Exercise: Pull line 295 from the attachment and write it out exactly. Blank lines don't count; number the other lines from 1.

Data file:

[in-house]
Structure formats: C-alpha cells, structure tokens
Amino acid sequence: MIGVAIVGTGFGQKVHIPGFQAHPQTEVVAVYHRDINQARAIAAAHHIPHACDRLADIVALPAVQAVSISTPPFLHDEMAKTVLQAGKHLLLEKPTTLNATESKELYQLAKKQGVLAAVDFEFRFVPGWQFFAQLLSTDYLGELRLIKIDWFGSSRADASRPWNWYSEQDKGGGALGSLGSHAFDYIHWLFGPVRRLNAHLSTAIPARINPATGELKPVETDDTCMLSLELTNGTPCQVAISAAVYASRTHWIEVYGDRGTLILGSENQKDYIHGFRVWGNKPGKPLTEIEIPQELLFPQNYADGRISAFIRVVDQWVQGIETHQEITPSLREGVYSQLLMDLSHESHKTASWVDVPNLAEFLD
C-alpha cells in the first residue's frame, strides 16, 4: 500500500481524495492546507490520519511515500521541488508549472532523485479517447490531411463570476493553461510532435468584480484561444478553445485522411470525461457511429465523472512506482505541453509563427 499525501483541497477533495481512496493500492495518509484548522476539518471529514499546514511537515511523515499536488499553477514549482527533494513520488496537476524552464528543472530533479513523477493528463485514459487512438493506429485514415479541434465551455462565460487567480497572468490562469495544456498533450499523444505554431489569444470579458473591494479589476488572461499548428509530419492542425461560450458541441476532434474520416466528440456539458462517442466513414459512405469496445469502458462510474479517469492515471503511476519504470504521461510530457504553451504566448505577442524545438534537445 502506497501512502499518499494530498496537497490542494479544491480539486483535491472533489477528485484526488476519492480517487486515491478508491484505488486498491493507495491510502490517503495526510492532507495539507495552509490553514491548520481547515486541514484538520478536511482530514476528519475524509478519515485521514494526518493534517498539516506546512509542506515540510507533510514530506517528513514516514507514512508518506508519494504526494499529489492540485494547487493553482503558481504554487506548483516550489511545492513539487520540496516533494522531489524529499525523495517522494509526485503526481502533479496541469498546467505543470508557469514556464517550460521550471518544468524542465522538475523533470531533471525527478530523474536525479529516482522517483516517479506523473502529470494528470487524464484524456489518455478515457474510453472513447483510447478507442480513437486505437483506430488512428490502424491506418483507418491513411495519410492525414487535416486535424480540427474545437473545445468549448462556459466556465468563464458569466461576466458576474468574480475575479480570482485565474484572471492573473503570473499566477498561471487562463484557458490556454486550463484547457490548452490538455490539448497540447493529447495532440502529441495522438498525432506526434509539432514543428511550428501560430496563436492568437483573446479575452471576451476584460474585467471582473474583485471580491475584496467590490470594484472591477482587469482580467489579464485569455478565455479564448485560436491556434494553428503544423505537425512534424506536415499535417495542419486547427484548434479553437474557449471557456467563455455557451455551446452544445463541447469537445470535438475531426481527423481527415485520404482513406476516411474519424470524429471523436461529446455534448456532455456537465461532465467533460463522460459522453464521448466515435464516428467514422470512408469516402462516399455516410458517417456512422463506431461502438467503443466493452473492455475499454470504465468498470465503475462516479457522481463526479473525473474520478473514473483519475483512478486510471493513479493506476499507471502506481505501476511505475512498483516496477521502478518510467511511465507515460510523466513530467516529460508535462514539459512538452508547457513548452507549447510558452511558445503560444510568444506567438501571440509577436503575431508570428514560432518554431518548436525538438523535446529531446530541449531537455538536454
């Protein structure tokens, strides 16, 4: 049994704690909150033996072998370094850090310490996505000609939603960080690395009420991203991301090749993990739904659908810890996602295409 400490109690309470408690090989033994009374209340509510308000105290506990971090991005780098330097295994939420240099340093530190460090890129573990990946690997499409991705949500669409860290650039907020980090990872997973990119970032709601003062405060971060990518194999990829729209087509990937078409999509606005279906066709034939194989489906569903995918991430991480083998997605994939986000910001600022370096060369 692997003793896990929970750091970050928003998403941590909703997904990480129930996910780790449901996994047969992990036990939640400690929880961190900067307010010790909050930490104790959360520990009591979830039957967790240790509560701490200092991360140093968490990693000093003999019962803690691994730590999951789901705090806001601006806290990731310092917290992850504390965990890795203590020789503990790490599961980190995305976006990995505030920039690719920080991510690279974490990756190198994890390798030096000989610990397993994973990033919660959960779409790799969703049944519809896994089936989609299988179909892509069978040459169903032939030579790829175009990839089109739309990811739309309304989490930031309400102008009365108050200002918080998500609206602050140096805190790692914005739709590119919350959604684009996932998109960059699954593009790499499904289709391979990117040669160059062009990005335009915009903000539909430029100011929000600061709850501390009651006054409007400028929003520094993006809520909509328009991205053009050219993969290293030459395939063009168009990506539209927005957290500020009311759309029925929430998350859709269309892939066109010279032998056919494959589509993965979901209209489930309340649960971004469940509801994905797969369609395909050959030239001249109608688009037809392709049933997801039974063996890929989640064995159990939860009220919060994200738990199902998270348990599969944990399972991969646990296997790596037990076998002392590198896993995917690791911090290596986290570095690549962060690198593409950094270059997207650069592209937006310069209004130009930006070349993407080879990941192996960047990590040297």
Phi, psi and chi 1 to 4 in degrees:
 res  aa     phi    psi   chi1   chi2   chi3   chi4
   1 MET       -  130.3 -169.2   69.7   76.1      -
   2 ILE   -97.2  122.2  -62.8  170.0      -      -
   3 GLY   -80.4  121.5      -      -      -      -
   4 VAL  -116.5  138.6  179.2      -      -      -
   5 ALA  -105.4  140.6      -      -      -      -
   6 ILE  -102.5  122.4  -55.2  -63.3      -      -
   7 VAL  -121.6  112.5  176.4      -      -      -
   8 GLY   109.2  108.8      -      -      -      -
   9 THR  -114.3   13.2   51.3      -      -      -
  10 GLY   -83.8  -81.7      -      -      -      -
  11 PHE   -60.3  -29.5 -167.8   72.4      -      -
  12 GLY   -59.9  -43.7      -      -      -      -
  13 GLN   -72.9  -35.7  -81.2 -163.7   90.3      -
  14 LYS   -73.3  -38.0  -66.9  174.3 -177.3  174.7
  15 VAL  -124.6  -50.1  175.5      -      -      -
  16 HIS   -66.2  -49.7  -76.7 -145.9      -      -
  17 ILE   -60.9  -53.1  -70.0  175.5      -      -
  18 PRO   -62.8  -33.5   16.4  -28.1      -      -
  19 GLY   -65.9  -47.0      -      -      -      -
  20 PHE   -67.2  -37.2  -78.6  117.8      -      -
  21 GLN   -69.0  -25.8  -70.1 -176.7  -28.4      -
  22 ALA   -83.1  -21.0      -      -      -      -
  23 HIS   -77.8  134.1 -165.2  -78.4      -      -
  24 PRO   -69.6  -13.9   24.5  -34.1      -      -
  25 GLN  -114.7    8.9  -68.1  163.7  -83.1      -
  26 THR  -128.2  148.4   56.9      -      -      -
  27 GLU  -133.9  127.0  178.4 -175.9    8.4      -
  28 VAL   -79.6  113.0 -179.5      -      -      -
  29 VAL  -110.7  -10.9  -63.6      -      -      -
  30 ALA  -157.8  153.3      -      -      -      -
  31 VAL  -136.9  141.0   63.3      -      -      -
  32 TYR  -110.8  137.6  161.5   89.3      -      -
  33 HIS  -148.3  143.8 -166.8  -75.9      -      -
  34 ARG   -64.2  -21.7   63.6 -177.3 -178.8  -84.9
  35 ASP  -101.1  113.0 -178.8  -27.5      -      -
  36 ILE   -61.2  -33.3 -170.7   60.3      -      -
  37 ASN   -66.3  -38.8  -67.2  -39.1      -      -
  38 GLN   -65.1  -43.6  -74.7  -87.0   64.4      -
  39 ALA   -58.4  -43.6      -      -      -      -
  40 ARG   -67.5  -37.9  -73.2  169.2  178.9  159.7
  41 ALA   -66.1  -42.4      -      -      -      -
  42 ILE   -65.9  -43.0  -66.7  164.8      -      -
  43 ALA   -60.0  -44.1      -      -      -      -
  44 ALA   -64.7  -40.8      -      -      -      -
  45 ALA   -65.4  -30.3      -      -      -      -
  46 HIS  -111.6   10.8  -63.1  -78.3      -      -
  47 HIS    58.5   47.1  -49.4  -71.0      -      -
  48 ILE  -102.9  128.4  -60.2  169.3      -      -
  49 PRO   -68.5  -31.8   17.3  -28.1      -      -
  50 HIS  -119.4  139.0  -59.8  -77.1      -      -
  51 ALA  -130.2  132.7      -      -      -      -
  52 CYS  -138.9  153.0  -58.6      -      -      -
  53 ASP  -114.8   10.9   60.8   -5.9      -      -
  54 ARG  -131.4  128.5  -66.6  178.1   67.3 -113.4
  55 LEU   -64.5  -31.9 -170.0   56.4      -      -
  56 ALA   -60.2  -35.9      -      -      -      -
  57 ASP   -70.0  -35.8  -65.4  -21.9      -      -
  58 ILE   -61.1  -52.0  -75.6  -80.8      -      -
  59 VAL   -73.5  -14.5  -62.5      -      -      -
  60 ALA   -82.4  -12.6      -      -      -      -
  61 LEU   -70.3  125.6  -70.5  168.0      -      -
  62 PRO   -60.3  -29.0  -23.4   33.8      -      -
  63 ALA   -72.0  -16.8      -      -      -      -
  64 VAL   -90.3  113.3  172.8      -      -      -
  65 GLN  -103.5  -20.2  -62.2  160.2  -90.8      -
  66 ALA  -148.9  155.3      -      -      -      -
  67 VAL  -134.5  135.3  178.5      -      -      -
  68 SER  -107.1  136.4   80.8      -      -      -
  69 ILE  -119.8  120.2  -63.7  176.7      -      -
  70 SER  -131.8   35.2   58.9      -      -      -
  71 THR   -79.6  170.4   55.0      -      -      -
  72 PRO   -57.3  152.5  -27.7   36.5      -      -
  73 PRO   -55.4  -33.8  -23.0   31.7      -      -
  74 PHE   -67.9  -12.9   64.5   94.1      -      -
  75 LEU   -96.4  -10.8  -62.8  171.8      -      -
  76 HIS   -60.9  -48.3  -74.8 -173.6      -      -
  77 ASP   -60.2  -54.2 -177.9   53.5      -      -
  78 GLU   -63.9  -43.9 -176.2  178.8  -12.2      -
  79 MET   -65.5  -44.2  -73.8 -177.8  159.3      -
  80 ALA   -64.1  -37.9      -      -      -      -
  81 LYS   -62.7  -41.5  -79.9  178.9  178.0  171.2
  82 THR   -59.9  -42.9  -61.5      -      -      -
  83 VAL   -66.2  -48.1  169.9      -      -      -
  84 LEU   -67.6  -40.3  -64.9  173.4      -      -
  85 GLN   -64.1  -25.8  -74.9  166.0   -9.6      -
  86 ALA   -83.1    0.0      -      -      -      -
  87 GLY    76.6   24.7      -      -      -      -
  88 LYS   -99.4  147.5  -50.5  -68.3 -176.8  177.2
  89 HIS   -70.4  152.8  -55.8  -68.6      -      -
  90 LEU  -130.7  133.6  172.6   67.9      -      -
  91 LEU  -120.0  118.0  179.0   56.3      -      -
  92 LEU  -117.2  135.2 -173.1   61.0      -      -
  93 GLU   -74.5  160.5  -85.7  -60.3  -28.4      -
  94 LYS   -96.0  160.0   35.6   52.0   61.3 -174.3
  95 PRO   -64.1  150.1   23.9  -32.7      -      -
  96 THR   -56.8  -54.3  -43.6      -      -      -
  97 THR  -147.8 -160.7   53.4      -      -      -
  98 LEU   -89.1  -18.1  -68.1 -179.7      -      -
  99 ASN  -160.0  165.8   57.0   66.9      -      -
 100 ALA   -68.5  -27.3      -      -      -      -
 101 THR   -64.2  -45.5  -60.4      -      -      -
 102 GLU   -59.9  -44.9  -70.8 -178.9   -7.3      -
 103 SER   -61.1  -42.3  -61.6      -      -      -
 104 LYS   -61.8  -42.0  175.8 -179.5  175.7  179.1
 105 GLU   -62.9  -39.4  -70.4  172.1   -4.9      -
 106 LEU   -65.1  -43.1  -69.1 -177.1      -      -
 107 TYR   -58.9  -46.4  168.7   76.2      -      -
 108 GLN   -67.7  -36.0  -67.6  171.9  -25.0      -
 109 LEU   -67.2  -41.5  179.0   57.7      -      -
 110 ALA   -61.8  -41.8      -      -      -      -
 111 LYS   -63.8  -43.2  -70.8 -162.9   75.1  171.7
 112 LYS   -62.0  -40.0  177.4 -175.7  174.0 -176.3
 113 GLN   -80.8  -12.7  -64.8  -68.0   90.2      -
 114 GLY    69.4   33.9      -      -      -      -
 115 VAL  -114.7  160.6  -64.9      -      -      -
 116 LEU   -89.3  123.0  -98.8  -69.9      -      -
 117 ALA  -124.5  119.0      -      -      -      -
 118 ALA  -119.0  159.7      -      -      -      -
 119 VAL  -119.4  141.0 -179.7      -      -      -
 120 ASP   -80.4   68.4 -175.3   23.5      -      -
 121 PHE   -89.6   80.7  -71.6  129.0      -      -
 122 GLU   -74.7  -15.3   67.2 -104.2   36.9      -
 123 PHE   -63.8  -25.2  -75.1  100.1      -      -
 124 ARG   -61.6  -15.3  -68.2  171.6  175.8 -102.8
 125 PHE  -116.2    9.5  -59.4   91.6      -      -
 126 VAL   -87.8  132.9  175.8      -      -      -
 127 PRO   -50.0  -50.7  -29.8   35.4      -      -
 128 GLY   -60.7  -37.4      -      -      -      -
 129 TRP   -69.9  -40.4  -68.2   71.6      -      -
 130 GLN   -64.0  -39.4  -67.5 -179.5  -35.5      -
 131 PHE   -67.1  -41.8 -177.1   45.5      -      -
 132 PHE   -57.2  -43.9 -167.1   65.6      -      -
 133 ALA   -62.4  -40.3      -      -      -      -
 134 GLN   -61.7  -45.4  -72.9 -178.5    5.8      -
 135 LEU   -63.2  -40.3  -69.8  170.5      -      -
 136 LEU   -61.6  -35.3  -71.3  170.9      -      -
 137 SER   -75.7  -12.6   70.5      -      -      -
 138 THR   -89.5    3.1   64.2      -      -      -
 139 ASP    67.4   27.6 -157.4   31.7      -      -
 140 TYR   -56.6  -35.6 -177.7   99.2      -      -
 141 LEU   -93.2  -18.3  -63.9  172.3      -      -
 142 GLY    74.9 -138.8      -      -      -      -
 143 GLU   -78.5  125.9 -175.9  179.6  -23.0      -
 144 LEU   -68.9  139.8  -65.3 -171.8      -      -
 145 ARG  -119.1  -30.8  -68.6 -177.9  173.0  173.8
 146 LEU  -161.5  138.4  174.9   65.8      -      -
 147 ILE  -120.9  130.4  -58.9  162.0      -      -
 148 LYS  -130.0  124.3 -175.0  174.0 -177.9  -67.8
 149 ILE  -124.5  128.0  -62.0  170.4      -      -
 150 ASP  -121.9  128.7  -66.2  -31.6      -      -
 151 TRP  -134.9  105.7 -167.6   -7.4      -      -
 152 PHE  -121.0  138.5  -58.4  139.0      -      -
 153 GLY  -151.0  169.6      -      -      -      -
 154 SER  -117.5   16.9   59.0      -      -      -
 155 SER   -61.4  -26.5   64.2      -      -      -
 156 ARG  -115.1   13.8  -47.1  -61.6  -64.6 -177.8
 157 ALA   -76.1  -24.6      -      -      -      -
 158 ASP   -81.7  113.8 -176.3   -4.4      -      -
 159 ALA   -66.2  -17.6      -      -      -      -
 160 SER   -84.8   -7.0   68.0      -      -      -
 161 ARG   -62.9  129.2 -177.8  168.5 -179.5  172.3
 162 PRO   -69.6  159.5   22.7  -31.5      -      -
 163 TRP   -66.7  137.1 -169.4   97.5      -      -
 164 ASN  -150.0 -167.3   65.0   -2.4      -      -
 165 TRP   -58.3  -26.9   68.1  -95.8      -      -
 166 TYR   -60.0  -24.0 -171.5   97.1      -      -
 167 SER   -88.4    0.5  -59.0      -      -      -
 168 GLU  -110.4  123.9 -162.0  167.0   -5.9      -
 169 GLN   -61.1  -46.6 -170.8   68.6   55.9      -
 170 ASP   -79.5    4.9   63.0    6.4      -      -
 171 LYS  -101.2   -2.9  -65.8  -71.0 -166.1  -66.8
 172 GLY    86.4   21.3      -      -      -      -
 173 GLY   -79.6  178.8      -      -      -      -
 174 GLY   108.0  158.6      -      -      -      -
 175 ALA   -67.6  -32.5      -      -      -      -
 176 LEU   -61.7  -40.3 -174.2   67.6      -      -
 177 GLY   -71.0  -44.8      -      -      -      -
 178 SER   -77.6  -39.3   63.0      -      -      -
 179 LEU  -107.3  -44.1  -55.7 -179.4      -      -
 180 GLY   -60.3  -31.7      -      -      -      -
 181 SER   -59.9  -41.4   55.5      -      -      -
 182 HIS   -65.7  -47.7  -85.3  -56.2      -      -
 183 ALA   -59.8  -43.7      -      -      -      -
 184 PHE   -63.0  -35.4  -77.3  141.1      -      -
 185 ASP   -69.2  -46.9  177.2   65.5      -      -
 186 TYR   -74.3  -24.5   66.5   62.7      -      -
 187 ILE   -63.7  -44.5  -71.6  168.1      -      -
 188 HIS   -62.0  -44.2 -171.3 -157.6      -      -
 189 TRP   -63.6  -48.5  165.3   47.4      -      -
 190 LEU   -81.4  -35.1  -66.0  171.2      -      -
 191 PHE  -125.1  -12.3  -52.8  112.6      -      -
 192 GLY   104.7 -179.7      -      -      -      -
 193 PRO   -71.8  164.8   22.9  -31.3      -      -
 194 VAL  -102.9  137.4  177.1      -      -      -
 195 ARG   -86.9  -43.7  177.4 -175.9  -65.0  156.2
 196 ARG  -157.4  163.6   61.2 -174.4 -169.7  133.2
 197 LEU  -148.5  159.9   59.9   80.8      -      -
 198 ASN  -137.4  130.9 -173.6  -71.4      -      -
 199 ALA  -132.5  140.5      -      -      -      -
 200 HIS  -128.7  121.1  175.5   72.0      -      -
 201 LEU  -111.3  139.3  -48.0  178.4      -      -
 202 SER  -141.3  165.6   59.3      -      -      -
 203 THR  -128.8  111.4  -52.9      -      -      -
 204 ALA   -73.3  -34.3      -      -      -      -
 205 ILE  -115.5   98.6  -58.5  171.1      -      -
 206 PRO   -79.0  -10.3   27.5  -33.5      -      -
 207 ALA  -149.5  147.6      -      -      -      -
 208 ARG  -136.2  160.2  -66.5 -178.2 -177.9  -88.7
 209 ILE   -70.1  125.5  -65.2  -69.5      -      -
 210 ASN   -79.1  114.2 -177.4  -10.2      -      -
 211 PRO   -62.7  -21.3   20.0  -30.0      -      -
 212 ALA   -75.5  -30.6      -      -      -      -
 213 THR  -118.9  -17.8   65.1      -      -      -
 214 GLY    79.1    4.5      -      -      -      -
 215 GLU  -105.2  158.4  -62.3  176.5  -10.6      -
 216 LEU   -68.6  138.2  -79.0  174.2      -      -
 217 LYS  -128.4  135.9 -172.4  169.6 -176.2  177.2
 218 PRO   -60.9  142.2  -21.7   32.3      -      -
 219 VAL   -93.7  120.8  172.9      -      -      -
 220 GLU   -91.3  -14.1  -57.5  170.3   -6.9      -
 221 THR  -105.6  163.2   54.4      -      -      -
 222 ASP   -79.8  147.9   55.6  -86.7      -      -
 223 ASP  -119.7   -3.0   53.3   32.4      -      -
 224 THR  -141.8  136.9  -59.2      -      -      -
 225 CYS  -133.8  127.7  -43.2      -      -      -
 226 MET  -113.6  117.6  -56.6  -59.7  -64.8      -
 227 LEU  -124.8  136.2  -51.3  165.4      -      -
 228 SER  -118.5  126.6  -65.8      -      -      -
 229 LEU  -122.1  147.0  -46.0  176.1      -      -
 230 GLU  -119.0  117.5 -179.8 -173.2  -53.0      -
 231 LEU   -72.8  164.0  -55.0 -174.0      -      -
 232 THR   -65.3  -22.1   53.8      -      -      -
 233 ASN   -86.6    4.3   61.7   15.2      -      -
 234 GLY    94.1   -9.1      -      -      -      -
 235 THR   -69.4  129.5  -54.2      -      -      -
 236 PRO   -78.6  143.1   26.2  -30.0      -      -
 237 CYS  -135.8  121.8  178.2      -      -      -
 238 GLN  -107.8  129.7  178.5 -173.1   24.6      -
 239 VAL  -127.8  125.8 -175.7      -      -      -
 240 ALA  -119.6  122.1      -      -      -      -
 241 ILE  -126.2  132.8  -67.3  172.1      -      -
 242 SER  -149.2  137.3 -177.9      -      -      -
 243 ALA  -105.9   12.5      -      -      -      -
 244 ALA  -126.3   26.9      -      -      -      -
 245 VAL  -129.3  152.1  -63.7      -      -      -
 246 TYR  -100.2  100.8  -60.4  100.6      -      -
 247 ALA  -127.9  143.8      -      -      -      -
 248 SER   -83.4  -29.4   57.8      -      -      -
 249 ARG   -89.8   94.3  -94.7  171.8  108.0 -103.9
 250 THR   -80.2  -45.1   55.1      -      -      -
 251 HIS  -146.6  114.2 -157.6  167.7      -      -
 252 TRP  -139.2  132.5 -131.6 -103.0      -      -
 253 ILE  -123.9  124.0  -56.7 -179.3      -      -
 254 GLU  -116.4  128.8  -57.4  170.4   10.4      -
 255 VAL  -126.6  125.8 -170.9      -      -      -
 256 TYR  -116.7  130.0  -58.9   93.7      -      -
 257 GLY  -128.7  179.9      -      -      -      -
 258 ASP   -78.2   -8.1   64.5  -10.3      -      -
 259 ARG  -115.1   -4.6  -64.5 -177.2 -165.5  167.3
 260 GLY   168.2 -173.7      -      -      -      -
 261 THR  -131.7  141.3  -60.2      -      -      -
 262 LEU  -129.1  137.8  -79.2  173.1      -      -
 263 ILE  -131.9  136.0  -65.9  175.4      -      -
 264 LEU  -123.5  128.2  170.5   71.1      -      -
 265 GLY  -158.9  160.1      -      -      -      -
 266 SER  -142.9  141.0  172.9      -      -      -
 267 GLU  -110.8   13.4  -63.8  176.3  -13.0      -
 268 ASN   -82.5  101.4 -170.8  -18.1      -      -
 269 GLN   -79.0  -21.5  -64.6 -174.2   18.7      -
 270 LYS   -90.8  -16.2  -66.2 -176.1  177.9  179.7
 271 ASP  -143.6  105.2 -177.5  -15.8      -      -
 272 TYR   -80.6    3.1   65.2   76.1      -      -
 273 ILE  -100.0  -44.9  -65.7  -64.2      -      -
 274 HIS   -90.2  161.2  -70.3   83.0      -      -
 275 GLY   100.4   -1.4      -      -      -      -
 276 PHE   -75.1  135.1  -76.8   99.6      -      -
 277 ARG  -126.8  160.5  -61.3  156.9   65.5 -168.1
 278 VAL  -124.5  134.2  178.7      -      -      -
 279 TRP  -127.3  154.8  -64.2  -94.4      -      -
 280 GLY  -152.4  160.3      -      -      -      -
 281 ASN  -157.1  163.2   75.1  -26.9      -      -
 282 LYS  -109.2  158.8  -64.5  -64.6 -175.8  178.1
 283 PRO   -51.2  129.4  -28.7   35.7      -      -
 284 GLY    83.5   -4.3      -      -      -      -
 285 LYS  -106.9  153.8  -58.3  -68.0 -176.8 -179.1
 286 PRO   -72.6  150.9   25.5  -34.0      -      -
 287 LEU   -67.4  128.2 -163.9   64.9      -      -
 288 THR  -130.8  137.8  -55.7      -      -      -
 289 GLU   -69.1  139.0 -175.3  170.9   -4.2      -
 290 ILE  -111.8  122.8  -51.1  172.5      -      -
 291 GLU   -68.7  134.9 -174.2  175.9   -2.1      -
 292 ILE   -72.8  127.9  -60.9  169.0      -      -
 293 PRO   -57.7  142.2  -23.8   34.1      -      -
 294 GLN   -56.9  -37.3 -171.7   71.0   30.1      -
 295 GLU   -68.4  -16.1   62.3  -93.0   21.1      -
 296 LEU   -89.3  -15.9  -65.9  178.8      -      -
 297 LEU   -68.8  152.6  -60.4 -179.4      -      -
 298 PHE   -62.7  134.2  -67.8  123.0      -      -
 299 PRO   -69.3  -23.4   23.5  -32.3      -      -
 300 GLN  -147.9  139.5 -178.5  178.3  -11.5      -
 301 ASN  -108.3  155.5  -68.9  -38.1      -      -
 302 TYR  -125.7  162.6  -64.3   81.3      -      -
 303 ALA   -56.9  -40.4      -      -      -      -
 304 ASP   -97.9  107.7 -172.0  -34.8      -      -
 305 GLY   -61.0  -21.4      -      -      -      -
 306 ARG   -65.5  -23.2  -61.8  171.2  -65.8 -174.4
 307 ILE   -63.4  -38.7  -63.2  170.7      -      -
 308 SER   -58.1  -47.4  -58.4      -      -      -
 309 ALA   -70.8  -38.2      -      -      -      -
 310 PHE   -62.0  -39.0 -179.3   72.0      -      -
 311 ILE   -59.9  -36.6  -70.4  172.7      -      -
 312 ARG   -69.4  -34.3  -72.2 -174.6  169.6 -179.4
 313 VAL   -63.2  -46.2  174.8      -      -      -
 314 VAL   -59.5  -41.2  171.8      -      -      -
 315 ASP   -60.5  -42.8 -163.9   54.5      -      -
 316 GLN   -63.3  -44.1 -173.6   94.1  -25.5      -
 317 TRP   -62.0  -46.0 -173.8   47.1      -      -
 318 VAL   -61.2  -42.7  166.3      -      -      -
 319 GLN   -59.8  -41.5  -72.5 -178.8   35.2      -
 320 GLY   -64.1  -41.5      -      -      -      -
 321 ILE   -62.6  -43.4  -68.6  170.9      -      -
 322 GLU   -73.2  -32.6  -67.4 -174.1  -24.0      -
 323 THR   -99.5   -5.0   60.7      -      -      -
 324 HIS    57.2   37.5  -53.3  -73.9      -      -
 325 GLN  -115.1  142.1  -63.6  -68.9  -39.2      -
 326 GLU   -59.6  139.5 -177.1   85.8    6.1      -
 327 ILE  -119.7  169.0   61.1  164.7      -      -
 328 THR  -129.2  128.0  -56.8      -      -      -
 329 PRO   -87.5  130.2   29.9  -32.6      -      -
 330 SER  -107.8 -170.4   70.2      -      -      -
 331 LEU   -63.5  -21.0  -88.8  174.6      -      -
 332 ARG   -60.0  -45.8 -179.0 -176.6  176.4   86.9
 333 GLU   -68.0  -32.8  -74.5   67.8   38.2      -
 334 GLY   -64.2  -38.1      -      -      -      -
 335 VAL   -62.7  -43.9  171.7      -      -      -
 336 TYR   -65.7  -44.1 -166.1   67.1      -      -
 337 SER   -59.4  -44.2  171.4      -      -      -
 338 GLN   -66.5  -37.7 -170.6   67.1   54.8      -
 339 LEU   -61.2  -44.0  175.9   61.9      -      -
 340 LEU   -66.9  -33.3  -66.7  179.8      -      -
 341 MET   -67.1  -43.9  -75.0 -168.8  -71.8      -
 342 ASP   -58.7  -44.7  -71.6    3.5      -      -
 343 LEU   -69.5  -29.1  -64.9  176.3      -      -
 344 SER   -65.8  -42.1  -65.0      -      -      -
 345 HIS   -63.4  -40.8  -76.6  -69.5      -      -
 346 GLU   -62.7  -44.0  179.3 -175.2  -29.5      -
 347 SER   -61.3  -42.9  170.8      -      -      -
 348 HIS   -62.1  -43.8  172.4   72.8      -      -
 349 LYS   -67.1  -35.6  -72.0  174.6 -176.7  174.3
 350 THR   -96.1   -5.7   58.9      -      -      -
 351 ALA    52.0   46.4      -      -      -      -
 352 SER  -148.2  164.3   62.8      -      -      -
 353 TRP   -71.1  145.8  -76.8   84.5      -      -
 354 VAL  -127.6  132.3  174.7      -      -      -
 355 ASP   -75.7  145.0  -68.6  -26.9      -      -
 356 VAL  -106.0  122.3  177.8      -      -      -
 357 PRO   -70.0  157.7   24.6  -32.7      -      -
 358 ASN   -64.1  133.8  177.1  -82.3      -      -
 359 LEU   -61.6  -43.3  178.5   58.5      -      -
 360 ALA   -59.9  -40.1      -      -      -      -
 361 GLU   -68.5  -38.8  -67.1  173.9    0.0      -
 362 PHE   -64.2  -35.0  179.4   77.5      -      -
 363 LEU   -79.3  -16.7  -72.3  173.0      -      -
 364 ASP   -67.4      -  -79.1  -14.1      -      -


 288 THR  -130.8  137.8  -55.7      -      -      -